Speaking in an interview in Hong Kong, Wu, who claims to own up to 28 percent of China-headquartered Bitmain, said an IPO in the region – or any market which U.S. dollar-denominated shares – would be suitable as a means of allowing early backers to cash in funds.
The potential move would mimic Canaan, one of the company’s main competitors, which announced its intention to launch an IPO last month.
Canaan occupies around 15 percent of the Bitcoin mining chip market, while Bitmain’s share is still easily the largest at 75 percent. “Bitmain is trying very hard to maintain its advantage,” Wu told Bloomberg.
Should it go ahead, the company could attract a significant valuation from Hong Kong investors due to first move advantage, Mizuho Securities Asia analyst Kevin Wang added to Bloomberg. “They’ll have a premium for their valuation because there are very few” other options, he said. “But the sustainability of the business is the question mark.”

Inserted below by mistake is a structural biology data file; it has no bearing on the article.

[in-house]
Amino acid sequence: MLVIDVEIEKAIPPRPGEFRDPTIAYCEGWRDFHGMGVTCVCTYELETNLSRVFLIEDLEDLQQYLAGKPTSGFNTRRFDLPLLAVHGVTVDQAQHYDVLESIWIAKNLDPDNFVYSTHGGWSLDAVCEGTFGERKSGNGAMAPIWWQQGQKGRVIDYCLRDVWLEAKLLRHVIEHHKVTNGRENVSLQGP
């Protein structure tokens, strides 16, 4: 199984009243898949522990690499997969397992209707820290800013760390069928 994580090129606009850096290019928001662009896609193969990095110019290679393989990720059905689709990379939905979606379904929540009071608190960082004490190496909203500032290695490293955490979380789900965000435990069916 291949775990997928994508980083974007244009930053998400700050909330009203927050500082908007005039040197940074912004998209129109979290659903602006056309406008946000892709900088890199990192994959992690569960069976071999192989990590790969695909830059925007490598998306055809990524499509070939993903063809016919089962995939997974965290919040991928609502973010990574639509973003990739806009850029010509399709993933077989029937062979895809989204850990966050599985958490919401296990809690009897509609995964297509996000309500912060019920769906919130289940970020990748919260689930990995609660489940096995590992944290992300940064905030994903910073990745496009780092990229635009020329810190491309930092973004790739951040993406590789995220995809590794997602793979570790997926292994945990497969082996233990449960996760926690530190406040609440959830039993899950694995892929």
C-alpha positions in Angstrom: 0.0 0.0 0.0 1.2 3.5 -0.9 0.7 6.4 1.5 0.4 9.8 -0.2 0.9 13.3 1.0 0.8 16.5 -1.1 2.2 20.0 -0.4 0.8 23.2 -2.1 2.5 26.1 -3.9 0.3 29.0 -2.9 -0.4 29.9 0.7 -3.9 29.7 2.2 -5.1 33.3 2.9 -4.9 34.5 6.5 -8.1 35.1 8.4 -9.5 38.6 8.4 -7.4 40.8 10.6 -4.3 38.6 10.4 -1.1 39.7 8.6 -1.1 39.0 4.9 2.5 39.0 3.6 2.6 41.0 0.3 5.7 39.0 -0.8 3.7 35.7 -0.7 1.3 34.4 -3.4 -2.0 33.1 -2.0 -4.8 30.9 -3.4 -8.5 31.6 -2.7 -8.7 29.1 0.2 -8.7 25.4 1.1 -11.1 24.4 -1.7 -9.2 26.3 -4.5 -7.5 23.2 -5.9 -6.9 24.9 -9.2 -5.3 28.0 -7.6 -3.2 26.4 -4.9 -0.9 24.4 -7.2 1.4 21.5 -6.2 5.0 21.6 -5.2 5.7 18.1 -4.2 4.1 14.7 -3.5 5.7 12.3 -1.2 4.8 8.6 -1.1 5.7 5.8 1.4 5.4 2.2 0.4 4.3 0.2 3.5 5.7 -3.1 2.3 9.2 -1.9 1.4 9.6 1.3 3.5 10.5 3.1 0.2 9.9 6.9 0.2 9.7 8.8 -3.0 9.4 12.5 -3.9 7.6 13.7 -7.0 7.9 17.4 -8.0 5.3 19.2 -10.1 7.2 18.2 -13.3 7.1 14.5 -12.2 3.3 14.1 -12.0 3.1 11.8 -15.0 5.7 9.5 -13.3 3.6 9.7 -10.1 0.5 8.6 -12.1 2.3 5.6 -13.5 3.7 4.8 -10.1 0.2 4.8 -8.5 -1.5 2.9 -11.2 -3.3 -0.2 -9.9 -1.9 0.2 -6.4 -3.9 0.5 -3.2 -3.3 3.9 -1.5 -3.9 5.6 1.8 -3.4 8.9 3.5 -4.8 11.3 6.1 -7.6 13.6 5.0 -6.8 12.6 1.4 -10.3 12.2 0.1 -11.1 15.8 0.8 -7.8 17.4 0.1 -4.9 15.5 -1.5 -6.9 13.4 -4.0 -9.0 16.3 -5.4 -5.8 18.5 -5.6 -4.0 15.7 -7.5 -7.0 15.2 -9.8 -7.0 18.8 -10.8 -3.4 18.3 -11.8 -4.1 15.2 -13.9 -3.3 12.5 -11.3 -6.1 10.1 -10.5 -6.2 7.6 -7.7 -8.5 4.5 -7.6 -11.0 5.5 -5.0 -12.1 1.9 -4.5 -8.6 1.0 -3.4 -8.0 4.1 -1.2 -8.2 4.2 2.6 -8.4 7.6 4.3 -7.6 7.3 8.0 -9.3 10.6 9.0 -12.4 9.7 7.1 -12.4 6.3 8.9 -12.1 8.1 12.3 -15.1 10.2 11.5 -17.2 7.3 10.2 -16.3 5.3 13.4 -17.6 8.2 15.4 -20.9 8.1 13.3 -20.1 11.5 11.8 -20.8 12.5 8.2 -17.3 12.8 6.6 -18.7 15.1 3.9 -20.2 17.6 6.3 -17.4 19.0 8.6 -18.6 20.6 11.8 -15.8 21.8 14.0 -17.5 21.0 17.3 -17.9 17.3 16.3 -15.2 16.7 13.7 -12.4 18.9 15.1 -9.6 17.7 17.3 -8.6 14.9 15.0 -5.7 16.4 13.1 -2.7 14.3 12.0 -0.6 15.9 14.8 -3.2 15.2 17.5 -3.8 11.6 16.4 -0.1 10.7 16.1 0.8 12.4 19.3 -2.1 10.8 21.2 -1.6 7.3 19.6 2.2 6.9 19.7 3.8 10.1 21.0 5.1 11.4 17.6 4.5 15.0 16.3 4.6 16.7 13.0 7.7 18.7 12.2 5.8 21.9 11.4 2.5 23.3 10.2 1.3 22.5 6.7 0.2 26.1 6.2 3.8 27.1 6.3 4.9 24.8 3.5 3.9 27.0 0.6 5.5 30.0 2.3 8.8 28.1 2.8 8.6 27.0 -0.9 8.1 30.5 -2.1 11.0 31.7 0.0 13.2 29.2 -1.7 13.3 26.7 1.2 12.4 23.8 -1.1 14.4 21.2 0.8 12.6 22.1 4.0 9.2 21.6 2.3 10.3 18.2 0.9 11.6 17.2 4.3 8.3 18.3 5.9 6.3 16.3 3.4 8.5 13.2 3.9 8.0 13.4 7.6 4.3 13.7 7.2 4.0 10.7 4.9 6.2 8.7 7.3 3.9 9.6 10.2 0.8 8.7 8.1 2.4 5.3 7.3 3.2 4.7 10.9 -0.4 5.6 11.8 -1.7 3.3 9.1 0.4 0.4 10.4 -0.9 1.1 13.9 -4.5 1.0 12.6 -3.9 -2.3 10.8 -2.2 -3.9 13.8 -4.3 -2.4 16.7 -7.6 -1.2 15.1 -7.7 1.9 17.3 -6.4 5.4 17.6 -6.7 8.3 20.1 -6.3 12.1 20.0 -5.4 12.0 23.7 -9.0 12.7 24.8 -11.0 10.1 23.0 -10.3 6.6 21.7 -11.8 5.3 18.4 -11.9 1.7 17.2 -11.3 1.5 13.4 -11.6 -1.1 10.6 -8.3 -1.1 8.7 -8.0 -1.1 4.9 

Bitcoin mining remains an industrial-scale business attracting major costs. In May Cointelegraph reported on research that forecasts the crypto mining industry will consume 0.5% of the world’s total energy by the end of 2018.